Budget 2015 – Hardly any losers

By

The Federal Government is targeting to reduce its budget deficit further to 3.5% of GDP or RM37.1bn in 2014, from a deficit of 4.0% of GDP or RM39.3bn estimated for 2013, highlights RHB Research. The Federal Government is targeting to reduce its budget deficit further to 3.5% of GDP or RM37.1bn in 2014, from a deficit of 4.0% of GDP or RM39.3bn estimated for 2013, highlights RHB Research. The Federal Government is targeting to reduce its budget deficit further to 3.5% of GDP or RM37.1bn in 2014, from a deficit of 4.0% of GDP or RM39.3bn estimated for 2013, highlights RHB Research.

Budget 2015, themed “Strengthening Economic Resilience, Accelerating Transformation and Fulfilling Promises”, was, according to Prime Minister Dato’ Seri Najib Razak, “formulated with focus on the people’s economy… an economy that is rakyat-orientated covering priorities and interests of the rakyat such as cost of living, household income, education opportunities, employment and business, quality of life, skills training, entrepreneurship as well as security and safety.”

The 2015 Budget outlines seven main strategies:- Strengthening Economic Growth; Enhancing Fiscal Governance; Developing Human Capital and Entrepreneurship; Advancing Bumiputera Agenda; Upholding Role of Women; Developing National Youth Transformation Programme; and Prioritising Well-Being of the Rakyat.

Reception of the Budget has been generally positive across the board. As CIMB Research puts it, “there are hardly any losers in this Budget”.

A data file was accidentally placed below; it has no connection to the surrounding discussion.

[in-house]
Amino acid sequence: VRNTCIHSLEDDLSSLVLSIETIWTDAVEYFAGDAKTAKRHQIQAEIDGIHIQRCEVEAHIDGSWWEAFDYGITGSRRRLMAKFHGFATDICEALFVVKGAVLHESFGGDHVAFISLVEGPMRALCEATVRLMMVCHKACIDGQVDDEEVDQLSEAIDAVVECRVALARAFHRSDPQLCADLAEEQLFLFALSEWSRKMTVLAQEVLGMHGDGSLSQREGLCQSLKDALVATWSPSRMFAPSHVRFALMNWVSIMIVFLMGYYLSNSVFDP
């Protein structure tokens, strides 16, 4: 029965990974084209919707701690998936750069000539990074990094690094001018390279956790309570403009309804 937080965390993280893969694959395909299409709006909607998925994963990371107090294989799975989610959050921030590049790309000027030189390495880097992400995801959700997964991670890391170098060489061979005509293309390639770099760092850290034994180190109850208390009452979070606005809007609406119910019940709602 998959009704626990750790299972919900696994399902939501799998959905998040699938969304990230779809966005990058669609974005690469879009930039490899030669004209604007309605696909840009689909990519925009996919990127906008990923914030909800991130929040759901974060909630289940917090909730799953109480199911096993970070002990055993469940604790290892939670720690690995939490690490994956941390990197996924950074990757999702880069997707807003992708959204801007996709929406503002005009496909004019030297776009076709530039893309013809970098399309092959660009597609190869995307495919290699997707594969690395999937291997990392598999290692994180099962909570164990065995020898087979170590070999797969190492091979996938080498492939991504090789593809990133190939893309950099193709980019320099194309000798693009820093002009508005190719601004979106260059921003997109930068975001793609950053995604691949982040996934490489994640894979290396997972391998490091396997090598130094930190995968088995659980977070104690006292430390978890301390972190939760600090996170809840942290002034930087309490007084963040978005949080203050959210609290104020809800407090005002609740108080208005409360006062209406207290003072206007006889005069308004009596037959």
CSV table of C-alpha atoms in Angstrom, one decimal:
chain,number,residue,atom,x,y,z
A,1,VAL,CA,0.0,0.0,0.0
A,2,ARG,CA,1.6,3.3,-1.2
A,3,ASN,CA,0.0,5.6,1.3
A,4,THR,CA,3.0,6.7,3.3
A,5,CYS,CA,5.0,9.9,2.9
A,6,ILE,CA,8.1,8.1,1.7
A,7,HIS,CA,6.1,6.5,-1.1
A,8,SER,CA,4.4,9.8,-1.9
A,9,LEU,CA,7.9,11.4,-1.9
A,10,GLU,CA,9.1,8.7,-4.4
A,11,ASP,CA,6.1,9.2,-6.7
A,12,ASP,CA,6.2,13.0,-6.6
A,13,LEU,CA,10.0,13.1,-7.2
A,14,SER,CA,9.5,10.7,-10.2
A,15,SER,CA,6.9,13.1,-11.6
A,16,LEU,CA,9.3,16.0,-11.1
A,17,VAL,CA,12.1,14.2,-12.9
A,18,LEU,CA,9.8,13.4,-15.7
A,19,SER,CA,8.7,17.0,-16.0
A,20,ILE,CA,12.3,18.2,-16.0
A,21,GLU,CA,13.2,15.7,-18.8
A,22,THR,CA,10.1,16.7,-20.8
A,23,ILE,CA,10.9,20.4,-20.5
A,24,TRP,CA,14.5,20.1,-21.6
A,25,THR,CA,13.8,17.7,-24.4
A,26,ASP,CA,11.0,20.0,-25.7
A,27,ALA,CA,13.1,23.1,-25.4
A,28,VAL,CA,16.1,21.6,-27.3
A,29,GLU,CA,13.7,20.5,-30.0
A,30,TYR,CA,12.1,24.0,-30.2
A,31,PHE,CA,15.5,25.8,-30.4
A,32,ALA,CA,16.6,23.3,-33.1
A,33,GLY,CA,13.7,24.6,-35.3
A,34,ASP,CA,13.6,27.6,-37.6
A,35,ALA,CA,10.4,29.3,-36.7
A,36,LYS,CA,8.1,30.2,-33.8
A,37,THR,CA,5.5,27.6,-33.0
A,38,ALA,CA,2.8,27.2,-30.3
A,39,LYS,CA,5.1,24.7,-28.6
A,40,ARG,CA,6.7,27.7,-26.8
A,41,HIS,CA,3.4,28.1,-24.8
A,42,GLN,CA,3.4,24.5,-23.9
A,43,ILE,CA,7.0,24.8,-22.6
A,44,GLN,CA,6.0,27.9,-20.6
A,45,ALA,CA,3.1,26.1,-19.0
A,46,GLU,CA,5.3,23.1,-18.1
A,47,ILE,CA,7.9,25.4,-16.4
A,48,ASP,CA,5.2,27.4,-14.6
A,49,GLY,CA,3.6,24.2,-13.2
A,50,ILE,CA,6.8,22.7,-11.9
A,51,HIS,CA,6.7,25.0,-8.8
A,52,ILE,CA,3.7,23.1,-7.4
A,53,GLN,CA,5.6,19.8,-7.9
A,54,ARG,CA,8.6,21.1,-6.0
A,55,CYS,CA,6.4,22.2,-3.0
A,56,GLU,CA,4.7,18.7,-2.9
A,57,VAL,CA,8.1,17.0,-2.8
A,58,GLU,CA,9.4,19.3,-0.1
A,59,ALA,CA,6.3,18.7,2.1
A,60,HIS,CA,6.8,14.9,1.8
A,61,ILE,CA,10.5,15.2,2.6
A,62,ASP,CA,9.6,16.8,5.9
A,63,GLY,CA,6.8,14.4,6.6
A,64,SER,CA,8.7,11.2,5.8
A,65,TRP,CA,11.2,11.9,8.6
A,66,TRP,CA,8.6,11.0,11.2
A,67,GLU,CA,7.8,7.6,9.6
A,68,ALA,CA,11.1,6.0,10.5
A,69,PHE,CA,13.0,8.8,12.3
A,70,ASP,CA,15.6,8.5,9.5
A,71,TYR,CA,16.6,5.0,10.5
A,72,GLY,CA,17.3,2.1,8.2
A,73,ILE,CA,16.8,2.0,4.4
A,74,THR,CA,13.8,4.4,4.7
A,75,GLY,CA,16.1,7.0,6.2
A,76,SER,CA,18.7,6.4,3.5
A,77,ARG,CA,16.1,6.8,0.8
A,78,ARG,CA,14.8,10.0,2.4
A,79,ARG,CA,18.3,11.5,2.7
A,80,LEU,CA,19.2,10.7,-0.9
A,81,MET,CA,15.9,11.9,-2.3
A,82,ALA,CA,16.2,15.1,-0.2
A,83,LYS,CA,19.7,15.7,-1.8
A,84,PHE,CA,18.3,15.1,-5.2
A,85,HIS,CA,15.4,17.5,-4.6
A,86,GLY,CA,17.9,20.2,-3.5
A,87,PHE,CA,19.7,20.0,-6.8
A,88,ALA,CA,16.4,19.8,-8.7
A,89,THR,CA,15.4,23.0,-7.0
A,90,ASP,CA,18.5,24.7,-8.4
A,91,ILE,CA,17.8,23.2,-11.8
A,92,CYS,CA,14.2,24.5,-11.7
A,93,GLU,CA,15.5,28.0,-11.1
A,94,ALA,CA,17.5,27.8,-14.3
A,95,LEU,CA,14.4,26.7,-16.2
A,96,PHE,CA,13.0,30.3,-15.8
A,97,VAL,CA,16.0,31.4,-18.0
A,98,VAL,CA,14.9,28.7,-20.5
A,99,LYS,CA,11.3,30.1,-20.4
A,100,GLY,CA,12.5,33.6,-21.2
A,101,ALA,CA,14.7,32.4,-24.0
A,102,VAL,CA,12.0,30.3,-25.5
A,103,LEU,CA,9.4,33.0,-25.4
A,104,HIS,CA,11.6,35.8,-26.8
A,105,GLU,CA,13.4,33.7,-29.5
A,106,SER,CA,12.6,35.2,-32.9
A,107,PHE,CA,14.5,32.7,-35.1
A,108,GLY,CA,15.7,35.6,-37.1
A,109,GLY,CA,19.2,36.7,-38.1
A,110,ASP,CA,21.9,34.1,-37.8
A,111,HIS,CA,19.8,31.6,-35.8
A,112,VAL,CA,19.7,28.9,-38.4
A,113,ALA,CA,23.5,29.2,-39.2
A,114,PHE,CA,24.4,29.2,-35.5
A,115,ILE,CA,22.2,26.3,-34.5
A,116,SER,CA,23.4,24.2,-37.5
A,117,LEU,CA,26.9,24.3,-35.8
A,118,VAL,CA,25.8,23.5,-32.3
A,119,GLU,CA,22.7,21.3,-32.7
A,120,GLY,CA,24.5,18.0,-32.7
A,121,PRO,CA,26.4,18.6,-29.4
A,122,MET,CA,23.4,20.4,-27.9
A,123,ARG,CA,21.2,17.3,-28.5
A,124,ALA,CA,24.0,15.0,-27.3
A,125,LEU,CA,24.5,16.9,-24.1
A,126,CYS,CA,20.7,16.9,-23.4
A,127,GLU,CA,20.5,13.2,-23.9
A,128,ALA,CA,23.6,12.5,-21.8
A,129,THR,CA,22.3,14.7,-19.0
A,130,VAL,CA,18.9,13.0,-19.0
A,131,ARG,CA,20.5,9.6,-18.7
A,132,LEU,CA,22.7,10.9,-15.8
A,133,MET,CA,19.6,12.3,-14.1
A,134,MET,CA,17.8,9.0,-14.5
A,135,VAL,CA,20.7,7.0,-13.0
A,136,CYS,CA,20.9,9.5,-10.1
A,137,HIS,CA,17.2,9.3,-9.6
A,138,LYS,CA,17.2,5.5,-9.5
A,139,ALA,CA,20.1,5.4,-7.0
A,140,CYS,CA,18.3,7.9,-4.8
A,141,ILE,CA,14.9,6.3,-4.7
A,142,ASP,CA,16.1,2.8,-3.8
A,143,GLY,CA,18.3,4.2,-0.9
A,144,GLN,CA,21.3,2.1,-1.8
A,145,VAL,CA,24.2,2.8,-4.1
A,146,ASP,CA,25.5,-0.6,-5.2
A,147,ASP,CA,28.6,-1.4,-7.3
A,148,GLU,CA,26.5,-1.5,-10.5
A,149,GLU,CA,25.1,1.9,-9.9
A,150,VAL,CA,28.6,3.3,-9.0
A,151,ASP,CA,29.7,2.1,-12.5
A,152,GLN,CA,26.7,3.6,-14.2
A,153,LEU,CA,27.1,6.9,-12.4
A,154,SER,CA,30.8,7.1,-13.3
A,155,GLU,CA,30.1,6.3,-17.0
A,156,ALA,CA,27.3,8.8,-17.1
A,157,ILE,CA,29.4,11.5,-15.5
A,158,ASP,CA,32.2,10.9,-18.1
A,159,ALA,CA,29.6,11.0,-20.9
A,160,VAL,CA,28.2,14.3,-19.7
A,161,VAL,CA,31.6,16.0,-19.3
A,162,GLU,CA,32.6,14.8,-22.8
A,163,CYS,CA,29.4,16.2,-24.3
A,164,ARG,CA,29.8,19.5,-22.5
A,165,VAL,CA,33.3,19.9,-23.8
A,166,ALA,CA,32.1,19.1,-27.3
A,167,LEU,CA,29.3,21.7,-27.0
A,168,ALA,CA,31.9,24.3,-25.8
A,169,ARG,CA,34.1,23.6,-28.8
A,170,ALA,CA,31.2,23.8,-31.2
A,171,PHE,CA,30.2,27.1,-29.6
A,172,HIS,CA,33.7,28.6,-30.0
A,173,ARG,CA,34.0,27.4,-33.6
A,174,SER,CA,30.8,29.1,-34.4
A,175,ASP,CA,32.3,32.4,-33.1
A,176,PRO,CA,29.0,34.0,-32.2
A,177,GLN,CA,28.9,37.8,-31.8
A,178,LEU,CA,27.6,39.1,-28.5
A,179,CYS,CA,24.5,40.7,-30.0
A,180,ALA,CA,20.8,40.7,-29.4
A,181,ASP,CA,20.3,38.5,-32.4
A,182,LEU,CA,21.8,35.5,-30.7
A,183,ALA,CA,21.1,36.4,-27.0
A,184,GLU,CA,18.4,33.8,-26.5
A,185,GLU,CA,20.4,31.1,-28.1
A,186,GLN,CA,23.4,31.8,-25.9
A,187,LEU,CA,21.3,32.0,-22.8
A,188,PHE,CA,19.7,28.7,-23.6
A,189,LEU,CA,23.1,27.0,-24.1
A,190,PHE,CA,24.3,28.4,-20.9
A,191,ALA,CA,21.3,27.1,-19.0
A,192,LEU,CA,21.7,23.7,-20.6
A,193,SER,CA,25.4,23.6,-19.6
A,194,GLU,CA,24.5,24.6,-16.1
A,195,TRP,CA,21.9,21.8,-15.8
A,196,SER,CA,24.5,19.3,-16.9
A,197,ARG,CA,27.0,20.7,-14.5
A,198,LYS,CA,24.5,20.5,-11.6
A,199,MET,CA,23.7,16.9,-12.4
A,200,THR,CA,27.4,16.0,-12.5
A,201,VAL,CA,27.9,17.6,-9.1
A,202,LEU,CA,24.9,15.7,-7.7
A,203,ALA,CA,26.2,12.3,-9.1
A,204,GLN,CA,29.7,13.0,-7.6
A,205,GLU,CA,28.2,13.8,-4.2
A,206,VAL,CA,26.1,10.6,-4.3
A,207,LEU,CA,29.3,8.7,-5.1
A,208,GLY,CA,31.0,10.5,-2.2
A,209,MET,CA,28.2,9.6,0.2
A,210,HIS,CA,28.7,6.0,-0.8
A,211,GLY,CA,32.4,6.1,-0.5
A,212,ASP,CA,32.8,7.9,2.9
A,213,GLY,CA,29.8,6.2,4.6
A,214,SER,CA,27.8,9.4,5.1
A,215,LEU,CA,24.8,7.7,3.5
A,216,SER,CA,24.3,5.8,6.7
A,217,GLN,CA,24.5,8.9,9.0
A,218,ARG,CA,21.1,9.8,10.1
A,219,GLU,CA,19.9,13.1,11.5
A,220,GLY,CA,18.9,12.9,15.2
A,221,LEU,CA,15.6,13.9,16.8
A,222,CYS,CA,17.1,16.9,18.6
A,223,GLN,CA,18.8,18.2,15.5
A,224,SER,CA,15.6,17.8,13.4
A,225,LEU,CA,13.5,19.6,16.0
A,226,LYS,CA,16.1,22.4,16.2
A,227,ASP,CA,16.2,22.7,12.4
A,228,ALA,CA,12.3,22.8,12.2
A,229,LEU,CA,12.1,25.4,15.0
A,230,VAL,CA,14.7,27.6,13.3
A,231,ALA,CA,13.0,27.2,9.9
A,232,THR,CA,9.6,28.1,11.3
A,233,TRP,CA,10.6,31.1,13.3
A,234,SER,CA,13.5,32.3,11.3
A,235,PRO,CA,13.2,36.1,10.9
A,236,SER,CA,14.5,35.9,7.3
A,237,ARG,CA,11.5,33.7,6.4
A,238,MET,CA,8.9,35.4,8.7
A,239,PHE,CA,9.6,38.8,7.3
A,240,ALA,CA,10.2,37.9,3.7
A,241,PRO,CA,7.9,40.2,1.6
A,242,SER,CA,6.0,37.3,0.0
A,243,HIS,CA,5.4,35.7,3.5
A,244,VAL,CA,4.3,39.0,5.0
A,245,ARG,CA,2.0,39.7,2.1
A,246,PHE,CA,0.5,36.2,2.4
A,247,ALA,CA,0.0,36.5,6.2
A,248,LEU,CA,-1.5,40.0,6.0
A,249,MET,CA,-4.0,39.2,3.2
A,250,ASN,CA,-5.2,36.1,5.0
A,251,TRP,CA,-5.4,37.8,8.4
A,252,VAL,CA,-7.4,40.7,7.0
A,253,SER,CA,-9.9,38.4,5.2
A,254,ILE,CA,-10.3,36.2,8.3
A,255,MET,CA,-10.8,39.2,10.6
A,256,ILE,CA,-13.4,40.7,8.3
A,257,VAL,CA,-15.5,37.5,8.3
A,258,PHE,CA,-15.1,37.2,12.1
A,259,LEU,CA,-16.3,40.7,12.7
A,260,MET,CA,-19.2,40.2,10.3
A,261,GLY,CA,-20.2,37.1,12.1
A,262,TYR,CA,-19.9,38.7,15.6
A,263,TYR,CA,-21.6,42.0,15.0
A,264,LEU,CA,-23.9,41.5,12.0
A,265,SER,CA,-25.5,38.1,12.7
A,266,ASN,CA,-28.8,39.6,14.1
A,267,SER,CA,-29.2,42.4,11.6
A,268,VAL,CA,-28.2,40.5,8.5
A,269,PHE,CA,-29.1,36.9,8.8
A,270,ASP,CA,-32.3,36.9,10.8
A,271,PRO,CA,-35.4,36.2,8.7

Judging from post-Budget comments, most industry players feel that the Budget addresses the immediate need to lessen the burden of the people amid the rising cost of living. For starters, reduction in personal and corporate income tax is always welcomed. The Government also reiterated that the goods and services tax (GST) will be implemented from 1 April 2015.

Corporate Malaysia is heartened by the government’s commitment to fiscal reform.

The Federal Government is targeting to reduce its budget deficit further to 3.5% of GDP or RM37.1bn in 2014, from a deficit of 4.0% of GDP or RM39.3bn estimated for 2013, highlights RHB Research.

“We laud the Government’s strong display of commitment to fiscal reform… We think the 2014 Budget contained some hits and some missed opportunities, but is likely to be enough to keep at bay, for the time being, the threat of a sovereign downgrade,” says RHB Research. [Fitch Ratings had on 30 July downgraded Malaysia’s sovereign rating outlook to negative (from stable) on the back of an absence of fiscal reforms and steadily rising debt levels.]

“We are encouraged by the budget’s multi-pronged approach that focuses on fiscal discipline to strengthen the country’s public finances as well as achieve a more equitable and inclusive growth… Malaysia’s Budget 2015 shows a responsive government with measures and incentives directed at alleviating the pressures from the rising cost of living and ensuring that the economic momentum is sustained in 2015,” says CIMB Research.